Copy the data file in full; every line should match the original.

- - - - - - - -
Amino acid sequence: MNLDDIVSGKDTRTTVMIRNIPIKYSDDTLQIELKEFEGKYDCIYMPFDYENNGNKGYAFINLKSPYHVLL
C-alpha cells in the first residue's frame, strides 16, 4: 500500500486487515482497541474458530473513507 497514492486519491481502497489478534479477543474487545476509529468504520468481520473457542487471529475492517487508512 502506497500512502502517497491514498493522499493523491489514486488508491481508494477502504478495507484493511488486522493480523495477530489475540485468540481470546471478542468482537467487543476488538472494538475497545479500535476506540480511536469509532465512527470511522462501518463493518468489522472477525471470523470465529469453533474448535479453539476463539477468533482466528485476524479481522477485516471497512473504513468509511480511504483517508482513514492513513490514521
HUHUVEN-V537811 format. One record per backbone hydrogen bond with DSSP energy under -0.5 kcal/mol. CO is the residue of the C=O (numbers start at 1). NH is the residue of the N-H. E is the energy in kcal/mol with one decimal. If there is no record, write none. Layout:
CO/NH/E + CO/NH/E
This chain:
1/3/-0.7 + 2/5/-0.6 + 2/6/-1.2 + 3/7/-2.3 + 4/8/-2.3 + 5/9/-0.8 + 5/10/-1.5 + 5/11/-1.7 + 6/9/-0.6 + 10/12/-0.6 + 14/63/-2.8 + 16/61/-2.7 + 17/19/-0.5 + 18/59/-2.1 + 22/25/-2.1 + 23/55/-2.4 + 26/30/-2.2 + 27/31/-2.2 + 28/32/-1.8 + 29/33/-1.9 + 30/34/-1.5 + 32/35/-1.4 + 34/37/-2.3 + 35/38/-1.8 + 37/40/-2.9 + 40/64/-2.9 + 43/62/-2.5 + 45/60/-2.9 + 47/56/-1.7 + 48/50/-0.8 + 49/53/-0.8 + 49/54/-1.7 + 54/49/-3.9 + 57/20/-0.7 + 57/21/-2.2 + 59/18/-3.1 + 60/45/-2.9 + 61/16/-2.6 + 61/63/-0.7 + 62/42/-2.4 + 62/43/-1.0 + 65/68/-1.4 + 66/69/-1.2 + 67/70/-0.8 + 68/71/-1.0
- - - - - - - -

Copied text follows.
Amino acid sequence: MNLDDIVSGKDTRTTVMIRNIPIKYSDDTLQIELKEFEGKYDCIYMPFDYENNGNKGYAFINLKSPYHVLL
C-alpha cells in the first residue's frame, strides 16, 4: 500500500486487515482497541474458530473513507 497514492486519491481502497489478534479477543474487545476509529468504520468481520473457542487471529475492517487508512 502506497500512502502517497491514498493522499493523491489514486488508491481508494477502504478495507484493511488486522493480523495477530489475540485468540481470546471478542468482537467487543476488538472494538475497545479500535476506540480511536469509532465512527470511522462501518463493518468489522472477525471470523470465529469453533474448535479453539476463539477468533482466528485476524479481522477485516471497512473504513468509511480511504483517508482513514492513513490514521
HUHUVEN-V537811 format. One record per backbone hydrogen bond with DSSP energy under -0.5 kcal/mol. CO is the residue of the C=O (numbers start at 1). NH is the residue of the N-H. E is the energy in kcal/mol with one decimal. If there is no record, write none. Layout:
CO/NH/E + CO/NH/E
This chain:
1/3/-0.7 + 2/5/-0.6 + 2/6/-1.2 + 3/7/-2.3 + 4/8/-2.3 + 5/9/-0.8 + 5/10/-1.5 + 5/11/-1.7 + 6/9/-0.6 + 10/12/-0.6 + 14/63/-2.8 + 16/61/-2.7 + 17/19/-0.5 + 18/59/-2.1 + 22/25/-2.1 + 23/55/-2.4 + 26/30/-2.2 + 27/31/-2.2 + 28/32/-1.8 + 29/33/-1.9 + 30/34/-1.5 + 32/35/-1.4 + 34/37/-2.3 + 35/38/-1.8 + 37/40/-2.9 + 40/64/-2.9 + 43/62/-2.5 + 45/60/-2.9 + 47/56/-1.7 + 48/50/-0.8 + 49/53/-0.8 + 49/54/-1.7 + 54/49/-3.9 + 57/20/-0.7 + 57/21/-2.2 + 59/18/-3.1 + 60/45/-2.9 + 61/16/-2.6 + 61/63/-0.7 + 62/42/-2.4 + 62/43/-1.0 + 65/68/-1.4 + 66/69/-1.2 + 67/70/-0.8 + 68/71/-1.0